Air within the Bermuda High is comprised mostly of warm, moist "maritime tropical air." Visibility is usually five to 15 nm in this air, obscured slightly because of abundant condensation nuclei and high relative humidity.
Since the 1940s these summertime storms have been known by their misnomer "air mass thunderstorms," suggesting that they just randomly appear anywhere within the warm, humid maritime tropical air. But the situation is actually a lot more complicated than that.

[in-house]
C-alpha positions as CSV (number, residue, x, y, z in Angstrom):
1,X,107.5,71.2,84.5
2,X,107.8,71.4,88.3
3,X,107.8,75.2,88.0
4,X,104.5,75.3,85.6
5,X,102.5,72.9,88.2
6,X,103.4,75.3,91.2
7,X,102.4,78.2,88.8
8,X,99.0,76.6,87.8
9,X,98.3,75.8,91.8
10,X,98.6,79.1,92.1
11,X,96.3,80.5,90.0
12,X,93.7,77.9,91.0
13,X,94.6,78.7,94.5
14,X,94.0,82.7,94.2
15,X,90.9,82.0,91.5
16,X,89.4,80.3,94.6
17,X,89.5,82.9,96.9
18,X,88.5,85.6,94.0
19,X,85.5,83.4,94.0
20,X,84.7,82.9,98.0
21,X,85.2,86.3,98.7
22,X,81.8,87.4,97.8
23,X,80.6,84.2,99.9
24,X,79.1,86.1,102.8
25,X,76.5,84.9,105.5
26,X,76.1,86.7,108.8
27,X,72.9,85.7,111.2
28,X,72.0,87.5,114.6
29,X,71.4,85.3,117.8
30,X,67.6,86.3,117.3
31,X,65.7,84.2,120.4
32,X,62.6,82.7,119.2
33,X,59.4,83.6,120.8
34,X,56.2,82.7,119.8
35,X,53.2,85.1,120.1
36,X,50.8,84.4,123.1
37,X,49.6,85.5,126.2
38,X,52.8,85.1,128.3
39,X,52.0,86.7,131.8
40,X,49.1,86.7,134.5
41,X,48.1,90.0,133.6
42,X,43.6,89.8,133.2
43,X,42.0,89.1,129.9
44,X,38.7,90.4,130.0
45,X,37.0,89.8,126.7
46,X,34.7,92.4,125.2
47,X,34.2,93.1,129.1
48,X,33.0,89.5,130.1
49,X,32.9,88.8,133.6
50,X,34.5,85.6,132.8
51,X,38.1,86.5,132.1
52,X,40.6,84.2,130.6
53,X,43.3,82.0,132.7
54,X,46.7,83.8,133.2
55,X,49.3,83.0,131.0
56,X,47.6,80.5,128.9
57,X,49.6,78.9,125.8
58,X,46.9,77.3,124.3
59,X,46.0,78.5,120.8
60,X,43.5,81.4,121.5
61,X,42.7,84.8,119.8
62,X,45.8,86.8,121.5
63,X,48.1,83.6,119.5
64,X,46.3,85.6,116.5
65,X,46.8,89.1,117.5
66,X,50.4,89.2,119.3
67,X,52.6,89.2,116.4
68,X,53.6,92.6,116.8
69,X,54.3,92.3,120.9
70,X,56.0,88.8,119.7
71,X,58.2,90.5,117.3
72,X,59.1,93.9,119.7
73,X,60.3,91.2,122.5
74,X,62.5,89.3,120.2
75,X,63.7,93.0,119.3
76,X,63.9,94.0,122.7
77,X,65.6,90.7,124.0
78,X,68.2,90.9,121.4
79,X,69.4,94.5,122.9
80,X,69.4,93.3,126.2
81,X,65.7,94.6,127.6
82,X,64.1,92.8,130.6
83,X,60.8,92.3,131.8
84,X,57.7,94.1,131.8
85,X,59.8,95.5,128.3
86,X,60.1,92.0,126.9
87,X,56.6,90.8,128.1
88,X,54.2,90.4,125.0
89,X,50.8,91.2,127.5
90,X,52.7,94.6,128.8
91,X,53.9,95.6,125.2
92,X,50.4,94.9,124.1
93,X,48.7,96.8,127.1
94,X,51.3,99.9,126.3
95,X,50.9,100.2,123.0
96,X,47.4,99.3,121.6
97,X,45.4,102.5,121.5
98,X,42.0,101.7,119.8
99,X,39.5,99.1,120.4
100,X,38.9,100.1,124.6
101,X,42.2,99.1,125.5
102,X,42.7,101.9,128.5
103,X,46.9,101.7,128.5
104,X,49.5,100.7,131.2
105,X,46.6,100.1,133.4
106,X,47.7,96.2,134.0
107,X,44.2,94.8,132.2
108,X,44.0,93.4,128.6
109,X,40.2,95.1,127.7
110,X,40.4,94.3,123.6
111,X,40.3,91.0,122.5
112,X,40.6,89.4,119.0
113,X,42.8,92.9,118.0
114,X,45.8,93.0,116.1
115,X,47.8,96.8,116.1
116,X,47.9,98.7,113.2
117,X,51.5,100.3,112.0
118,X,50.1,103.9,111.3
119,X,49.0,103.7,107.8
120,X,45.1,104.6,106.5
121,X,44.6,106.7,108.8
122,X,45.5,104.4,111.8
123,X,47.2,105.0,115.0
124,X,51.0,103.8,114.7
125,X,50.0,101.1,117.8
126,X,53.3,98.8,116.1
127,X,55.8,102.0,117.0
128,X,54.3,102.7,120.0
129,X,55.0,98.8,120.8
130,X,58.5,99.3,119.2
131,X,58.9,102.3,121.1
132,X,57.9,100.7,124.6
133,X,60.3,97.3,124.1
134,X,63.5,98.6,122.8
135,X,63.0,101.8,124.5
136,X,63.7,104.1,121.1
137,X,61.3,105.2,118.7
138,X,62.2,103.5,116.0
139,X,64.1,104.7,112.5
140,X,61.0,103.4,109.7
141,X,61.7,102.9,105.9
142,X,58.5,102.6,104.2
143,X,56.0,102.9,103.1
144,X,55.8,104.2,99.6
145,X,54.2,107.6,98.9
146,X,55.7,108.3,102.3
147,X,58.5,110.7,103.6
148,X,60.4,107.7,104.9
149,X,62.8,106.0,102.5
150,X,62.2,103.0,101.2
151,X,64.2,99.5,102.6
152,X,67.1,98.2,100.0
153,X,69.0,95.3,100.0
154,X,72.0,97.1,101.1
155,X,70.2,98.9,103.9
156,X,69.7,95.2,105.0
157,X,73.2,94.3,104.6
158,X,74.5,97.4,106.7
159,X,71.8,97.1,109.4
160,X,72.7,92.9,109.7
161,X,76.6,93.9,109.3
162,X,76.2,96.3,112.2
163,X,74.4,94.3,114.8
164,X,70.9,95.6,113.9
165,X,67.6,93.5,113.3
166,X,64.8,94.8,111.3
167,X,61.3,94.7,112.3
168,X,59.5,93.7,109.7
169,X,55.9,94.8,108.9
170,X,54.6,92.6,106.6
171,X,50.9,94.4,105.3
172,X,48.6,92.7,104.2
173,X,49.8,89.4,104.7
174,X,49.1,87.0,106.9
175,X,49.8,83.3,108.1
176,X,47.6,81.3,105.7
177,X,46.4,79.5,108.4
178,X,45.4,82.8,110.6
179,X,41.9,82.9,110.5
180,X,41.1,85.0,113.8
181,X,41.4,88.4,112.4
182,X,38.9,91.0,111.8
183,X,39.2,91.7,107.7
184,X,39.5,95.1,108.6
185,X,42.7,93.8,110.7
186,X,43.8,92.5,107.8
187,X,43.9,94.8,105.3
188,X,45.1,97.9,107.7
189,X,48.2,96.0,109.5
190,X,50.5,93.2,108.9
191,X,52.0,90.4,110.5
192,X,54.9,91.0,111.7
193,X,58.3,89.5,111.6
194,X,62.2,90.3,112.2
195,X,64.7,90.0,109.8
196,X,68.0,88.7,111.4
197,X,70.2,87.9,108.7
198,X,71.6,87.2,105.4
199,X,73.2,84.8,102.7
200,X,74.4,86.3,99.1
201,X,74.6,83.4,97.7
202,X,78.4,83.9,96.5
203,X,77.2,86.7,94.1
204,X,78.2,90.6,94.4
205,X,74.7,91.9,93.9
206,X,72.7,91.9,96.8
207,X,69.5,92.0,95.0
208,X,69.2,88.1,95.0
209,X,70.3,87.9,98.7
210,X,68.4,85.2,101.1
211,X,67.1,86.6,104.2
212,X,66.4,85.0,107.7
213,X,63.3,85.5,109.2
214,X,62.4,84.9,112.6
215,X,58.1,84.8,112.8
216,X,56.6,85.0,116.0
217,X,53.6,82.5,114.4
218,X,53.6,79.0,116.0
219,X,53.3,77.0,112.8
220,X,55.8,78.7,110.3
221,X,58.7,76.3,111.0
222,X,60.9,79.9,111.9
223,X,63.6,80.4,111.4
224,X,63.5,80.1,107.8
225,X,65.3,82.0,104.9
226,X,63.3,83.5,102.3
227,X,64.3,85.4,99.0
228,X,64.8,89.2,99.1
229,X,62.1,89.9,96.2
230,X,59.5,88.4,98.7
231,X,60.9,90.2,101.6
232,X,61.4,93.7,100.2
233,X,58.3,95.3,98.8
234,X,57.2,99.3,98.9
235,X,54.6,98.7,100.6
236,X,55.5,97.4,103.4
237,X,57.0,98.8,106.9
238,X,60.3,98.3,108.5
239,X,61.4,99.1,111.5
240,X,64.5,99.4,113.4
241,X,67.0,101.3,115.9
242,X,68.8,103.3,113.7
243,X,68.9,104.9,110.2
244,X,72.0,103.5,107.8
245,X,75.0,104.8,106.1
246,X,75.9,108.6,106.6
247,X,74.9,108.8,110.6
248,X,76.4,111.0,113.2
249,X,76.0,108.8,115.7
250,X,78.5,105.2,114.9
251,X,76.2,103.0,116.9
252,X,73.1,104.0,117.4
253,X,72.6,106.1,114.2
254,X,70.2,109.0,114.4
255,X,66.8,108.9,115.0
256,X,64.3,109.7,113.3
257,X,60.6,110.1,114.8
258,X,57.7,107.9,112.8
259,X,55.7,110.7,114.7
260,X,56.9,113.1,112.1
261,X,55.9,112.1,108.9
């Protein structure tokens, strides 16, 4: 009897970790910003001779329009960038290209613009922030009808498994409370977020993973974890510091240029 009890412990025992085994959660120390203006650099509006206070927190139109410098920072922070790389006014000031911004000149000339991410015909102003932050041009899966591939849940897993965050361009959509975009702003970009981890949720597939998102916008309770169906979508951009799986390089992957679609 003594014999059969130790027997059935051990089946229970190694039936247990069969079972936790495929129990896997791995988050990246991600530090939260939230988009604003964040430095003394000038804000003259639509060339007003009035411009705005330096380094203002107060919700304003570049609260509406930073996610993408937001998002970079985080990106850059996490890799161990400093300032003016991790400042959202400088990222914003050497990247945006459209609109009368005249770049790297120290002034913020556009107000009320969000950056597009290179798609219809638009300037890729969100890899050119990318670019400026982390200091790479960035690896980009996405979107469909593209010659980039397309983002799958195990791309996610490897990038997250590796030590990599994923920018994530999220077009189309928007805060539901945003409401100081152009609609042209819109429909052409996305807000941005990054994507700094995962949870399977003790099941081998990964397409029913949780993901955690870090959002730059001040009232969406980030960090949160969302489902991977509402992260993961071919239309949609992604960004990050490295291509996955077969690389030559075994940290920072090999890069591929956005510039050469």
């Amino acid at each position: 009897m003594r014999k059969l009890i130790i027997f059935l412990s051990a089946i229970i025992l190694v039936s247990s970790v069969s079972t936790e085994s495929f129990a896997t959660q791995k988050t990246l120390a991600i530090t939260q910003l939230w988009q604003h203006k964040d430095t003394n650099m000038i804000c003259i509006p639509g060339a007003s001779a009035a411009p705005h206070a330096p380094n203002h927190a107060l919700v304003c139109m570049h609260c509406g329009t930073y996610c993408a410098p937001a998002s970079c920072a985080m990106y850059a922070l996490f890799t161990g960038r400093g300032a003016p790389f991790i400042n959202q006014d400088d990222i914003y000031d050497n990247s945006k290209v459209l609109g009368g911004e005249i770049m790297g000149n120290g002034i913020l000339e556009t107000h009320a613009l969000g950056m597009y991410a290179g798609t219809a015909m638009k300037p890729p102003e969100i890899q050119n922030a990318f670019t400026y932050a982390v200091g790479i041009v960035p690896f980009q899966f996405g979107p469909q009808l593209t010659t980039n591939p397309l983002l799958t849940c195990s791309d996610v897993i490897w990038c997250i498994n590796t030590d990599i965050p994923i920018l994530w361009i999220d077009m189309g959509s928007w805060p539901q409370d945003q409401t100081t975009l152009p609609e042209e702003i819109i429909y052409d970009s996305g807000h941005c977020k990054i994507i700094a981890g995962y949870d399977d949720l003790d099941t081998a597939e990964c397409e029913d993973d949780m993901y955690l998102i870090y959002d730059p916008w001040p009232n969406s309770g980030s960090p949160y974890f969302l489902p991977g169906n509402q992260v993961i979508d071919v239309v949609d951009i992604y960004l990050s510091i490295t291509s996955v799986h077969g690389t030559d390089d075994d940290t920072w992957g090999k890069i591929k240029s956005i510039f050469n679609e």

In the relatively flat central United States, continental polar, continental tropical, and maritime tropical air
masses meet easily, which is a factor in creating the baroclinic environments that favor extratropical cyclones.